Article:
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Doe v. Democratic People's Republic of Korea

United States District Court, District of Columbia

October 22, 2019

JOHN DOE A-1, et al. Plaintiffs,
DEMOCRATIC PEOPLE'S REPUBLIC OF KOREA Ministry of Foreign Affairs Jungsong-Dong, Central District, Pyongyang, Democratic People's Republic of Korea, Defendant.



         This case arises from the kidnapping, imprisonment, and torture of United States servicemen aboard the USS Pueblo (Pueblo) by agents of the Government of the Democratic People's Republic of Korea (North Korea) in 1968. For almost a year, North Korea held hostage eighty-two crew members; subjected them to beatings, sleep deprivation, interrogations, and unsanitary living conditions; and forced them to facilitate North Korean propaganda. The Pueblo's crew members, their families, and estates of both groups bring this suit. Their action is pursuant to the private cause of action against foreign State Sponsors of Terrorism provided by the Foreign Sovereign Immunities Act (FSIA). See 28 U.S.C. § 1605A. Before the Court is the plaintiffs' Motion for Partial Default Judgment on Liability under Id. § 1608(e), Dkt. 48. For the following reasons, the Court will grant the plaintiffs' motion and hold North Korea liable to all plaintiffs under the state sponsor of terrorism exception to the FSIA.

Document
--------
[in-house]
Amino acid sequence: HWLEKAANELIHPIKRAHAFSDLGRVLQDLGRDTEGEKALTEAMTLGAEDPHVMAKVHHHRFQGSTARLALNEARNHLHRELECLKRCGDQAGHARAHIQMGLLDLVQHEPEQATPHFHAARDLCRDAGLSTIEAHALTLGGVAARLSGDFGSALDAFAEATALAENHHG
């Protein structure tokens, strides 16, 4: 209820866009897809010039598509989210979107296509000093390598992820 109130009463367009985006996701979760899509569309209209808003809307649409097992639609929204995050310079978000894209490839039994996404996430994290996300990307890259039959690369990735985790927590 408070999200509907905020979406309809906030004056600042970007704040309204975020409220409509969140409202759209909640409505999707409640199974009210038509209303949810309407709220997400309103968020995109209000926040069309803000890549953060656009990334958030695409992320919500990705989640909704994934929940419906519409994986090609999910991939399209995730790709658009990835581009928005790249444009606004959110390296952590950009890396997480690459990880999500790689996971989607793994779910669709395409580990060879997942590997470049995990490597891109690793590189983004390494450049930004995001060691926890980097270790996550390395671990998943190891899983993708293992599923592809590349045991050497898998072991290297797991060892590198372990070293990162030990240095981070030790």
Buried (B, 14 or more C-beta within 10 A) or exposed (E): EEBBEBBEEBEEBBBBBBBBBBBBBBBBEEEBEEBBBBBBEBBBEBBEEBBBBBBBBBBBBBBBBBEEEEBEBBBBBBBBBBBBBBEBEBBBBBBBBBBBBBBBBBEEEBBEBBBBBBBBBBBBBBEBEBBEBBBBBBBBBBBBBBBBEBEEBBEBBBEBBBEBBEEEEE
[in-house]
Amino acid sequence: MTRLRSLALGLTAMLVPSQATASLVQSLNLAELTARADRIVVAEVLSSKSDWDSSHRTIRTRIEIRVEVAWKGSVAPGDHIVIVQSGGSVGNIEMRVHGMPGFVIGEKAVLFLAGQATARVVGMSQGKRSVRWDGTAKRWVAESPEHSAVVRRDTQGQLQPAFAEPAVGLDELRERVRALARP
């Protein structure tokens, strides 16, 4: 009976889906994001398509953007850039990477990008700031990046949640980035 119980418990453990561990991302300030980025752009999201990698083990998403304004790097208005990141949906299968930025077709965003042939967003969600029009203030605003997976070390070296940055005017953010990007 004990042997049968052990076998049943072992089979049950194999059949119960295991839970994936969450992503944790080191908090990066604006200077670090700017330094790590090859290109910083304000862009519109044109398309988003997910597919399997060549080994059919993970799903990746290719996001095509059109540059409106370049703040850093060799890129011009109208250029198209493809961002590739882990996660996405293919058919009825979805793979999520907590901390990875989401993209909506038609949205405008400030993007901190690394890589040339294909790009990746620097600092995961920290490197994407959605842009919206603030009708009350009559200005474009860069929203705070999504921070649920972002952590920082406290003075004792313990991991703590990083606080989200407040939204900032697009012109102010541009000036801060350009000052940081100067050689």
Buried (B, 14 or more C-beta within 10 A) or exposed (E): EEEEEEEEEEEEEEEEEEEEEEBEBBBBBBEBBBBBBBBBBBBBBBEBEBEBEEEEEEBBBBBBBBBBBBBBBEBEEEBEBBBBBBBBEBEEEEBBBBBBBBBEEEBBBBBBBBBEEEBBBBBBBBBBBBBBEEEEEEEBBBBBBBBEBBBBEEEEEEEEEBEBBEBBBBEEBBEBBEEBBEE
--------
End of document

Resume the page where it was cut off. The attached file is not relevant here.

I. BACKGROUND

         A. Procedural Background

         1. Massie Litigation